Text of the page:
As reported by this paper in its Monday edition, government has indicated to public sector banks that it should be focussed on their profitability of their loan book instead of chasing top line growth. Government has given suggestion that banks should consider swapping loans so that they have higher exposure to their area of expertise rather than having a loan book which has every thing but is still not profitable.
As intentions go, this one is absolutely fine. But the question is, will PSU banks implement it?And even if they do, will macro structure of Indian banking system allow such drastic step to be taken by individual banks and their boards?
Given the fear that either the of vigilance department of the bank or other investigative agencies may question bank officials even after years of a transaction been done, bankers are going to be cagey in taking any decision that involves discretion, especially with regard to loan book where pricing is bound to be involved.
Our policymakers should understand that banking is not just a mathematical exercise involving numbers. It involves decisions based on future projections, which can go haywire due to reasons beyond the control of the banker taking the decision. Given the fact that there is no foolproof way to prove or disprove that the decision taken was without any harmful intent, it would be worthwhile for our policymakers to think out of the box. They should come up with guidelines on the kind of loans that can be swapped amongst public sector banks and at what haircut. It can use the expertise of RBI for this purpose. Being the majority shareholder of the banks, government needs to tell the banks that they should define their strong and weak areas. This is not a difficult thing do, long-term track record of NPA and growth numbers in good time will clearly show which banks is good in which segment. For instance, there are banks whose balance sheet and NPA profile clearly show that they are good in retail and SME lending, while there are others with a strong corporate lending.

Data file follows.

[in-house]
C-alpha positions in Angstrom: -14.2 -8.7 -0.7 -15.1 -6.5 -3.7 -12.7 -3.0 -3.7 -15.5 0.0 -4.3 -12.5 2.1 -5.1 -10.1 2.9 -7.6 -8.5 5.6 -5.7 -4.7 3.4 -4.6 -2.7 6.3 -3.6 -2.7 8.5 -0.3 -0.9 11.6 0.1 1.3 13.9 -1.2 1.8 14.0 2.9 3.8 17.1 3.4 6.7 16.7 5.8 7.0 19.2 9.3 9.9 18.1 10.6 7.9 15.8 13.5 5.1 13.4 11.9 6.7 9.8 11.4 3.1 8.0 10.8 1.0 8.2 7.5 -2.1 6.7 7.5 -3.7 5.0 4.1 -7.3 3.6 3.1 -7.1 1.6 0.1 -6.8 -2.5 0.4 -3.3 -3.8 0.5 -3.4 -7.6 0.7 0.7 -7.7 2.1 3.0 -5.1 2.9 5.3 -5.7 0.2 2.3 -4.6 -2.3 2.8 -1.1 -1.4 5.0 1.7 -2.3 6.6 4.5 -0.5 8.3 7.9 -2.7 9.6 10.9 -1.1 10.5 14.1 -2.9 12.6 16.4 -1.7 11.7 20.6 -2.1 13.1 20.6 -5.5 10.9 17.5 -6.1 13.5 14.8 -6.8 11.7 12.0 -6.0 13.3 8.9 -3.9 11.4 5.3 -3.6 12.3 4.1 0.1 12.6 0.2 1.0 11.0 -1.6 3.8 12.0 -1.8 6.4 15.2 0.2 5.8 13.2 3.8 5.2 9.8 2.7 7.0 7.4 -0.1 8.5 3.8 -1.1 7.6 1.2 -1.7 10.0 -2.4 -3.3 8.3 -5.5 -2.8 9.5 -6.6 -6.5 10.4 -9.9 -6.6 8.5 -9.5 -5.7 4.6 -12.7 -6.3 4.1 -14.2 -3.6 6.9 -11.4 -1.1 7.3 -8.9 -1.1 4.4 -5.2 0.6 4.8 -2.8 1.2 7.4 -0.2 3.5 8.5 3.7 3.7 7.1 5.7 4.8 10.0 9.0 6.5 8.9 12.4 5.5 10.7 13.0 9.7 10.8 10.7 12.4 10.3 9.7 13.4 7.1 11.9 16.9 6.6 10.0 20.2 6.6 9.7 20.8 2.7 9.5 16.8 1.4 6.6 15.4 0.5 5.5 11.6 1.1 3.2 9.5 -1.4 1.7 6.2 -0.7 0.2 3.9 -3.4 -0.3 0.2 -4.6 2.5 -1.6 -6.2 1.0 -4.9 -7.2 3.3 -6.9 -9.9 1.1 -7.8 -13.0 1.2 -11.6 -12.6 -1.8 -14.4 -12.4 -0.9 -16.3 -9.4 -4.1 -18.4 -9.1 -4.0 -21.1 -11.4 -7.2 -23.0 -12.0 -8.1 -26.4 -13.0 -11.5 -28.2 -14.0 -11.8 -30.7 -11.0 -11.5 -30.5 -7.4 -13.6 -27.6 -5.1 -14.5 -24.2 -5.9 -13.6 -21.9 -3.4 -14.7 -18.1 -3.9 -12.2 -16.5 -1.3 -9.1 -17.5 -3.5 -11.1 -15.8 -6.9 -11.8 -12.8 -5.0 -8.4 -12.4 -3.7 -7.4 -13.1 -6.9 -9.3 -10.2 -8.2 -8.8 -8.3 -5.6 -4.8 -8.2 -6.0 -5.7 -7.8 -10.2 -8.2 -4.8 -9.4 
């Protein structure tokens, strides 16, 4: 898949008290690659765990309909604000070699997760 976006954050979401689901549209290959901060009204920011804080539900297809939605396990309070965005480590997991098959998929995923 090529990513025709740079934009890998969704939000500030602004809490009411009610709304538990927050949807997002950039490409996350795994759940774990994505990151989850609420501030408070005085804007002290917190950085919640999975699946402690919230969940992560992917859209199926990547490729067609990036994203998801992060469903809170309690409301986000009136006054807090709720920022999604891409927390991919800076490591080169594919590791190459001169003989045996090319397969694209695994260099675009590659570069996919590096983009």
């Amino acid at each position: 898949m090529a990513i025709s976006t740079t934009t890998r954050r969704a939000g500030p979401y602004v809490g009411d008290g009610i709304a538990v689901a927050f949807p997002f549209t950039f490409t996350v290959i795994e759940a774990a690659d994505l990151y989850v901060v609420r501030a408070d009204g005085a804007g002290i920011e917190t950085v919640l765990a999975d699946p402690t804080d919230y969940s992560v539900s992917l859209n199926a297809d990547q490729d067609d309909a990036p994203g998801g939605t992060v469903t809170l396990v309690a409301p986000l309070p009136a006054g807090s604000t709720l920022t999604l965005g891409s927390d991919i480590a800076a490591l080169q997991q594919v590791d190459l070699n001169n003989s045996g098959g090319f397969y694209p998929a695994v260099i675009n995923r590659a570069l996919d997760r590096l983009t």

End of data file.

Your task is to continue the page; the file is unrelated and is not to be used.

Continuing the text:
The banks that are strong in SME should be asked to focus on their strength, which means that non-performing SME loans of other PSU banks that are stronger in corporate lending can be bought by the bank. If the banks don’t want to block their capital in such loans they can swap their loans. But this swapping or selling of loans will only happen when different banks are supervised and are given a time line to achieve this. Besides, there must be guidelines to decide the valuations of these loans. Otherwise, every individual bank would claim that their portfolio of non-performing assets has higher probability of recovery and hence they would ask for more from other bank.
This is merely the first step. To finally ensure that PSU banks are able to achieve the required level of profitability on sustained basis, policymakers will have to ensure that the practice of consortium lending is discouraged. This consortium lending, in which a bank does the due diligence and decides to give loans and then ask the other banks to also give a part of the total loan — supposedly to cut cost and speed up the process of a large loan, besides diversifying the risk — has turned out to be the source of the trouble. The companies that managed to get a due diligence done by the lead bank were able to take the whole banking system for a ride.
Let every bank do its own due diligence so that if one bank is missing on something it is pointed out by the other, and, depending on its appetite for exposure to a particular sector, decide whether it wants to take even that small exposure to that company or not. Most private sector banks had been avoiding this consortium lending and that is the reason why some of them don’t have any exposure to companies that are facing insolvency proceedings today.